Have Christians Lost Personal Moral Responsibility

Just like perhaps 1,000 generations of humans before me, I am sitting above the beach staring across the Pacific Ocean pondering the greatness of God and the vastness of his creation.

I’m visiting a friend who always sparks deep spiritual discussions. Lots of thinking and re-thinking.

On the plane out to California, I went over my notes from Jordan Peterson’s 12 Rules for Life. He discussed a 19th Century philosopher who surveyed the culture of Europe at the time and perceived that because of the Protestant emphasis on salvation by grace through faith, they had forgotten the moral imperative to live like Jesus said.

The perception of the European Church at the time was that church leaders willing took money from rich people and told poor people that they would get their reward in heaven after they died. Salvation by faith–but no moral works until then.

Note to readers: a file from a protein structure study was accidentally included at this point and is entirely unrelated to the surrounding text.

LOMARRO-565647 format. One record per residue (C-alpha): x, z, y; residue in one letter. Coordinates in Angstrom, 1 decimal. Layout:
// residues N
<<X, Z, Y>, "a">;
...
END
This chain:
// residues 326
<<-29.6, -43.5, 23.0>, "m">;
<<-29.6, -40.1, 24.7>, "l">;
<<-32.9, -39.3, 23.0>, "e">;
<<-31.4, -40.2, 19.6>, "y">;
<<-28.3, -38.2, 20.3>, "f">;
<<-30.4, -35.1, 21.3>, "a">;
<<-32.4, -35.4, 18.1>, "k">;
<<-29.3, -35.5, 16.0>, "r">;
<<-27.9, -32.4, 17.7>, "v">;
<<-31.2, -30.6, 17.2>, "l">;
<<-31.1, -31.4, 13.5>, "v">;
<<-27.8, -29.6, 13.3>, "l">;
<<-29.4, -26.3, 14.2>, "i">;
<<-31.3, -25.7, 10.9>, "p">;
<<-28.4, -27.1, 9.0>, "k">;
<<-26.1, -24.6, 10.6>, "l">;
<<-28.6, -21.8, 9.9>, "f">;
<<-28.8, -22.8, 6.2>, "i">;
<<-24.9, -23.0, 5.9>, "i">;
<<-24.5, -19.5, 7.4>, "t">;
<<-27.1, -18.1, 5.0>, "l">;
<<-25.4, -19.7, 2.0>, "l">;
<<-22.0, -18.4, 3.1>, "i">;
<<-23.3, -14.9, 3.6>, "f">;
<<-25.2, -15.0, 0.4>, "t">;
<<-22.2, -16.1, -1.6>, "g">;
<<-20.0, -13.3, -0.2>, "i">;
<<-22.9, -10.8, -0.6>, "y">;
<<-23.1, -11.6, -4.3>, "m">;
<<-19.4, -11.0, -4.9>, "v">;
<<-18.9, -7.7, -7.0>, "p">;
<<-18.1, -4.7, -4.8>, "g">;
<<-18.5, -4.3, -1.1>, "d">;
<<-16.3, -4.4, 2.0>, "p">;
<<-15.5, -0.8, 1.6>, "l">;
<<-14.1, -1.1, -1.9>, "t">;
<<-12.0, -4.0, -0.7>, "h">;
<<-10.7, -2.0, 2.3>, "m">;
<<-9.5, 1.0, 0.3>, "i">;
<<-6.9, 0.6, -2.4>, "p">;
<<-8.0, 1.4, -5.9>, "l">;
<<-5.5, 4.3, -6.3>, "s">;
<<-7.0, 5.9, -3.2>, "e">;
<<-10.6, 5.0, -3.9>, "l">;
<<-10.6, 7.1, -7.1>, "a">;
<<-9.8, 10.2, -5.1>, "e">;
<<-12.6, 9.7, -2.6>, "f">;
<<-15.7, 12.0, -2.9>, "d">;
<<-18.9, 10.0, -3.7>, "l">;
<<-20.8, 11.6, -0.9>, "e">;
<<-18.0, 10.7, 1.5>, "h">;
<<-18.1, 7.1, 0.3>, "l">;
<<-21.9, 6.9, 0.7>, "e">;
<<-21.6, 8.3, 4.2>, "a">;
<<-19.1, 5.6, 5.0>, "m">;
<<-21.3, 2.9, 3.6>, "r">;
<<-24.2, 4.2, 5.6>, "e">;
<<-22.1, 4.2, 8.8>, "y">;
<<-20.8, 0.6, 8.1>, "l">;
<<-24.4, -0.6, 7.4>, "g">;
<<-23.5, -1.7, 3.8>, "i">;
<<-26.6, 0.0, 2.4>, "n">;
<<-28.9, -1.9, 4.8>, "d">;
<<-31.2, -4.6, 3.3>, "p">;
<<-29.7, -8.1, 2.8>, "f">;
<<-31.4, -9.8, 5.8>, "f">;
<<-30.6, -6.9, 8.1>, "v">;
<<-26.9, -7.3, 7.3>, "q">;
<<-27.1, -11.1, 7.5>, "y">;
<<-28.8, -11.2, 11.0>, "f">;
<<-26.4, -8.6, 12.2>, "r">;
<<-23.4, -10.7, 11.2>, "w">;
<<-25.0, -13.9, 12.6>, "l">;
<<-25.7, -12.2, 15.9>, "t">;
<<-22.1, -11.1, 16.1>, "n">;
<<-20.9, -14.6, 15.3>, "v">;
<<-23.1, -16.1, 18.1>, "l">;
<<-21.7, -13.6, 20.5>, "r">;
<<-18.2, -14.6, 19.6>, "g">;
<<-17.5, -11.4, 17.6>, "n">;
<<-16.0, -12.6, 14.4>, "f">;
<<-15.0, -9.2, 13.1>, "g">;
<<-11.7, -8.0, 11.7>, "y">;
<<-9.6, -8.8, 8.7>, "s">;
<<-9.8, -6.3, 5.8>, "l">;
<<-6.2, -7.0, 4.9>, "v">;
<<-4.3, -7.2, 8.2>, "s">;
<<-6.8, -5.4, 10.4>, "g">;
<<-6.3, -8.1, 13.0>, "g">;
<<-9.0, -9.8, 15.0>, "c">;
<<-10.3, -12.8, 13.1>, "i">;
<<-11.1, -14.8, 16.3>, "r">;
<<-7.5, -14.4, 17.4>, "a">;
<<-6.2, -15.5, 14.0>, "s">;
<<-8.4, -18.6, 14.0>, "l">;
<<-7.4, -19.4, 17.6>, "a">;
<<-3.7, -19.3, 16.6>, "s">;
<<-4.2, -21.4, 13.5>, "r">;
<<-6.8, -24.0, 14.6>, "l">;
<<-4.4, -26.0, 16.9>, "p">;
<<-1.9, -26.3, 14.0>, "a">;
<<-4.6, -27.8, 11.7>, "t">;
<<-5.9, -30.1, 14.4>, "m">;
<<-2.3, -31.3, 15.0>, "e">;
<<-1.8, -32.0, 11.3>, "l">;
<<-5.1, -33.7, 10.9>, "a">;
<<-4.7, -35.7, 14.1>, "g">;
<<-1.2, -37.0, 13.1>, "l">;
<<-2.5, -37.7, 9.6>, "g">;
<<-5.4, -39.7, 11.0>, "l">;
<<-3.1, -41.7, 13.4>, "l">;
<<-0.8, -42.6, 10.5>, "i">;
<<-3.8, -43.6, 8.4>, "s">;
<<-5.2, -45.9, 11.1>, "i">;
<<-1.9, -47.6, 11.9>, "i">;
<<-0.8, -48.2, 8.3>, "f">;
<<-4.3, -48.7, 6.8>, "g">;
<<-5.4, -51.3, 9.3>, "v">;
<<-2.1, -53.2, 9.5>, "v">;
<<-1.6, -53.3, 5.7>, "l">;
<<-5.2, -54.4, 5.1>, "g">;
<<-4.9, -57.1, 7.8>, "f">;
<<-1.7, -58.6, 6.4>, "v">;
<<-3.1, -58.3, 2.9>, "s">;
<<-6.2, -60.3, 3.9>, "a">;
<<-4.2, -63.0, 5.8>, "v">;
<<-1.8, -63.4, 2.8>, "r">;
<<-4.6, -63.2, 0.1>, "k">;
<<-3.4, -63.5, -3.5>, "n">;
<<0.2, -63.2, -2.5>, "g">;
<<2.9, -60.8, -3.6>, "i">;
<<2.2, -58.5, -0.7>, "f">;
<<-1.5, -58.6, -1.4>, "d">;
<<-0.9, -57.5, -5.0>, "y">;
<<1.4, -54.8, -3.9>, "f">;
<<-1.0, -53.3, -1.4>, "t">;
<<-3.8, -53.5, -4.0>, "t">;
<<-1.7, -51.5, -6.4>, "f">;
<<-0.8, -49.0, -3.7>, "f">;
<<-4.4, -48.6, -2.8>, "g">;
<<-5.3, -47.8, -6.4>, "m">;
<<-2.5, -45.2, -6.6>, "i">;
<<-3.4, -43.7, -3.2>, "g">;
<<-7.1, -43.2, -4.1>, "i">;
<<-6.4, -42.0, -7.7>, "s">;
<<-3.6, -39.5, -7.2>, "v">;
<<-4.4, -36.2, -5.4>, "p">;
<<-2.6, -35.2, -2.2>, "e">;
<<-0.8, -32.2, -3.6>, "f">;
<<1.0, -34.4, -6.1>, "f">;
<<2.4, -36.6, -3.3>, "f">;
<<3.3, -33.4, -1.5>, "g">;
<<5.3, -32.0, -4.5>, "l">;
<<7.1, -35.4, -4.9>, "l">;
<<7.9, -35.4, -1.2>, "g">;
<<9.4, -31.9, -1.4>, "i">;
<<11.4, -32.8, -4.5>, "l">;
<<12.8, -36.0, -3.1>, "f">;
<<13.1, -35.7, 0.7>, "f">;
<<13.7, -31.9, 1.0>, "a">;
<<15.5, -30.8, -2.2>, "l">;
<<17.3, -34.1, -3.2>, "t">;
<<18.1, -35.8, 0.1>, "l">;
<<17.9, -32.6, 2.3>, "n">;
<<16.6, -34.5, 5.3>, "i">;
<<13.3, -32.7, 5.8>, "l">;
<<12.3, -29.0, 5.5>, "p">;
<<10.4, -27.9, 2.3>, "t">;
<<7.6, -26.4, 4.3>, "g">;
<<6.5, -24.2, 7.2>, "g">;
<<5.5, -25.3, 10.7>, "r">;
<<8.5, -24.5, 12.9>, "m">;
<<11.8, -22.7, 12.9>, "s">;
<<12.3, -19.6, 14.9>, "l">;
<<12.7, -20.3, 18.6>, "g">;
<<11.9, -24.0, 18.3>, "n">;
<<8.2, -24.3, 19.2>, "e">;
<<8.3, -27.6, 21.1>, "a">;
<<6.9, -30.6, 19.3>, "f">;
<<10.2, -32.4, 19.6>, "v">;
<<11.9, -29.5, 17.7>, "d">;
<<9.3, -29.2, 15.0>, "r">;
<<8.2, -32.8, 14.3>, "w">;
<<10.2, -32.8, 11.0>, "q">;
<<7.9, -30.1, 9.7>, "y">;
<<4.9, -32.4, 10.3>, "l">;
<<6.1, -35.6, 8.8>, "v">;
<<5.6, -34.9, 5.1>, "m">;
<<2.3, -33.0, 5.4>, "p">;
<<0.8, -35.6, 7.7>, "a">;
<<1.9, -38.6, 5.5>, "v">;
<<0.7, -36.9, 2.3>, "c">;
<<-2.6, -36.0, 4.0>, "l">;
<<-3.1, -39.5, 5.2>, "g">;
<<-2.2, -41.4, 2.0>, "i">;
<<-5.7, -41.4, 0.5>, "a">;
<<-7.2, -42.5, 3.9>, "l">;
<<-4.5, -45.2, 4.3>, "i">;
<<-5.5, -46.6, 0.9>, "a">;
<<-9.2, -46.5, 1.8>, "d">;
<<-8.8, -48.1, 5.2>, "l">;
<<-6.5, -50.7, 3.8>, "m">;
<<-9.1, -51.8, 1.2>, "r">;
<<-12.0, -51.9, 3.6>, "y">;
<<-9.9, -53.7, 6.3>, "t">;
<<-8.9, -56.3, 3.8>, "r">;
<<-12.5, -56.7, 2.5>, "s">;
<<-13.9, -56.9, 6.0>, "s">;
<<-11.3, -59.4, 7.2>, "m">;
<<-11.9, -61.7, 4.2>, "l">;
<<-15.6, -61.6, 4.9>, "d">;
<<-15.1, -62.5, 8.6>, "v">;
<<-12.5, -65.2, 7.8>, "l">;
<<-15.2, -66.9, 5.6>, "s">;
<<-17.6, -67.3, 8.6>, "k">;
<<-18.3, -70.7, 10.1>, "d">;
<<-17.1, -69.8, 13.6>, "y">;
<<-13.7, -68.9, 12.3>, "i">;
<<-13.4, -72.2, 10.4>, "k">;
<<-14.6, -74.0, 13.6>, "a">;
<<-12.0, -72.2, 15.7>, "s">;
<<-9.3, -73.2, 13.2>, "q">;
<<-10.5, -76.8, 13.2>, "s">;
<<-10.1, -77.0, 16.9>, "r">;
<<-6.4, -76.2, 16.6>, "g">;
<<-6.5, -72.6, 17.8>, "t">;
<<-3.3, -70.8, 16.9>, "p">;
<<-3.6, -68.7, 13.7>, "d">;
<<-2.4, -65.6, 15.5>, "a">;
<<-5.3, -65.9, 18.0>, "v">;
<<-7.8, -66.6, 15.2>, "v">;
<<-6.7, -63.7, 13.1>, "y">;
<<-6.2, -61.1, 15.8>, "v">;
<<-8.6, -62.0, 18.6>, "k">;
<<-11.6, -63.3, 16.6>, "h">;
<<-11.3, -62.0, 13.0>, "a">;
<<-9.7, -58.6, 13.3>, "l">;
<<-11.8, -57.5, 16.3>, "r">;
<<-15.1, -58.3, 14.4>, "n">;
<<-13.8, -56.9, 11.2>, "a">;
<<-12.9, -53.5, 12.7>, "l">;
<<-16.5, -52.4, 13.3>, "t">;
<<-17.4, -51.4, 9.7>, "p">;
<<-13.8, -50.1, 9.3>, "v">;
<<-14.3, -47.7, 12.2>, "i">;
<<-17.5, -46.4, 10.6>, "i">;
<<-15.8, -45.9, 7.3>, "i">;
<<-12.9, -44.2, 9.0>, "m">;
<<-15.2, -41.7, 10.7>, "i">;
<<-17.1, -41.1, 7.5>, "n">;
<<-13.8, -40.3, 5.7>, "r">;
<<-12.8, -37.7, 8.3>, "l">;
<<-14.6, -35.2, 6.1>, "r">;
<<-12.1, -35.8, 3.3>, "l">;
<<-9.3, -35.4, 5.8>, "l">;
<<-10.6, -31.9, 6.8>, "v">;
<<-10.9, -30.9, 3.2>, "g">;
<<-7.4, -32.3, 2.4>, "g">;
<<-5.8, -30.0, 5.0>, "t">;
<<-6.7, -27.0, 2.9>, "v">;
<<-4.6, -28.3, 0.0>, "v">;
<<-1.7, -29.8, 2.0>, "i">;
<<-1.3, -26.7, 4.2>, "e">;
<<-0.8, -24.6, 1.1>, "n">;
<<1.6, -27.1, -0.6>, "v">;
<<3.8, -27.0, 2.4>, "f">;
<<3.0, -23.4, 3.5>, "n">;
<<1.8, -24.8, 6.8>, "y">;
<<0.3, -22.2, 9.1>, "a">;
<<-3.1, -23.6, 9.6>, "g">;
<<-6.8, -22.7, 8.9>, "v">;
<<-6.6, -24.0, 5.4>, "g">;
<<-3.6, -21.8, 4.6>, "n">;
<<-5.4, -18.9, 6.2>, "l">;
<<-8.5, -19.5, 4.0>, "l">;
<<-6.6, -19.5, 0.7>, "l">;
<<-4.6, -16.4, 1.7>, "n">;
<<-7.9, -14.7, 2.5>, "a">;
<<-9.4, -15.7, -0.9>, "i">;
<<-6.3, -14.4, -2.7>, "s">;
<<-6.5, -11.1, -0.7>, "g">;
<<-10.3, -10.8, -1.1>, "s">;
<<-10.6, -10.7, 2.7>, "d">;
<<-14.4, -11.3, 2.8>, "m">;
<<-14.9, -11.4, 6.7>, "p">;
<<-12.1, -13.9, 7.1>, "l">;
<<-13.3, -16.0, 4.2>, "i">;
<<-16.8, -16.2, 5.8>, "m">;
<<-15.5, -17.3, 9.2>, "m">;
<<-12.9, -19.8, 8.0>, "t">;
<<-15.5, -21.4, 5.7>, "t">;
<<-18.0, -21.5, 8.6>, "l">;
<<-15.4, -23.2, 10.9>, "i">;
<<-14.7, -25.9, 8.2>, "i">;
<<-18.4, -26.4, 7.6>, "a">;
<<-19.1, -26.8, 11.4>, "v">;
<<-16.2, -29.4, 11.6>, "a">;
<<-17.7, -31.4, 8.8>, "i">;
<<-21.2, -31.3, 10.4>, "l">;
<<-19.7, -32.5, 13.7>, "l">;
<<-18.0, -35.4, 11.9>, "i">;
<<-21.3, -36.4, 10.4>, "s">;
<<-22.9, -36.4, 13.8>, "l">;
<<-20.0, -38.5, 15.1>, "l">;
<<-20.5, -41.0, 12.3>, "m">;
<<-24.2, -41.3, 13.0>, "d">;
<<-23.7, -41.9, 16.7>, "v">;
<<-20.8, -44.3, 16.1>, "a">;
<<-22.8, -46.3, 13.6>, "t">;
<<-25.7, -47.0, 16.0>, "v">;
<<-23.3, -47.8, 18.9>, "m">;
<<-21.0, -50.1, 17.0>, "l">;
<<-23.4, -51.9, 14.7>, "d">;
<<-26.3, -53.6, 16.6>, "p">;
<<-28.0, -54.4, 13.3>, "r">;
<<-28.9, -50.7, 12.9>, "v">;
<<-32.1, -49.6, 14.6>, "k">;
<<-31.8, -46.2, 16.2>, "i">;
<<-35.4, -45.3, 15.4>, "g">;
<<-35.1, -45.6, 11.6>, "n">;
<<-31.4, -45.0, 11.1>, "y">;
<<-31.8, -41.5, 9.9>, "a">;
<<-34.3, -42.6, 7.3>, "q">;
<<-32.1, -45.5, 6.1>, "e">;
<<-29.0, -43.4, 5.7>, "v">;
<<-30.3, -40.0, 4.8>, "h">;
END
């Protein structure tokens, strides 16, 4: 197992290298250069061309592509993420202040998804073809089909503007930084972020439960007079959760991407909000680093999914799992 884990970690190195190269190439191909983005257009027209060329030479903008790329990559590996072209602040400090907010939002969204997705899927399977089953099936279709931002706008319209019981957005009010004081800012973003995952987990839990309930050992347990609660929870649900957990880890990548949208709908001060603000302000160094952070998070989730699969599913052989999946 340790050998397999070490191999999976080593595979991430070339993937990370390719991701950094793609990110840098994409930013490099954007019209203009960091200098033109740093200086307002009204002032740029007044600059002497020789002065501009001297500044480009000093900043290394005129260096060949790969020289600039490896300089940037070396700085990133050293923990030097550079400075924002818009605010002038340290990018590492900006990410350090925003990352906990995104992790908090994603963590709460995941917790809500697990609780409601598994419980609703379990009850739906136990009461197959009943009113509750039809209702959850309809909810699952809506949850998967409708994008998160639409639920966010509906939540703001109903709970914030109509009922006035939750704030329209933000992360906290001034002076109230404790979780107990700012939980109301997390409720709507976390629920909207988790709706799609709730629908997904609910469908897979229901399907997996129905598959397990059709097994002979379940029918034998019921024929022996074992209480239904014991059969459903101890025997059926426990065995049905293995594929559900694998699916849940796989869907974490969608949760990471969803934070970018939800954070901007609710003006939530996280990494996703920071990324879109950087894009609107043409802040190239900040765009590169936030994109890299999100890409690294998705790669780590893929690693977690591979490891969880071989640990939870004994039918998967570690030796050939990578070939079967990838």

Both Nietzsche and Marx may not have known, but they could have said that the overemphasis on one chapter of Romans wiped out the instructions of the four gospels plus the writing of James.

My friend was asking about Christianity. I told him it was two things.

First, there is the resurrection of Jesus. Without that, then we’d just be a Jewish sect.

Second, there is (to use a church word) repentance. That means that we are to stop living the life we have been living and turn around and live a life with-God, filled with the Spirit.

You cannot read the entire New Testament and believe that everything ends with the profession of faith. Indeed, everything begins with it. From that point on, we participate in eternal life because of the way we live. That, my friends, is the moral responsibility that Nietzsche thought we had lost.

It is time that we stop, look around, and see where we stand. Has our life stopped at faith? Or, has it begun in earnest because of the faith?

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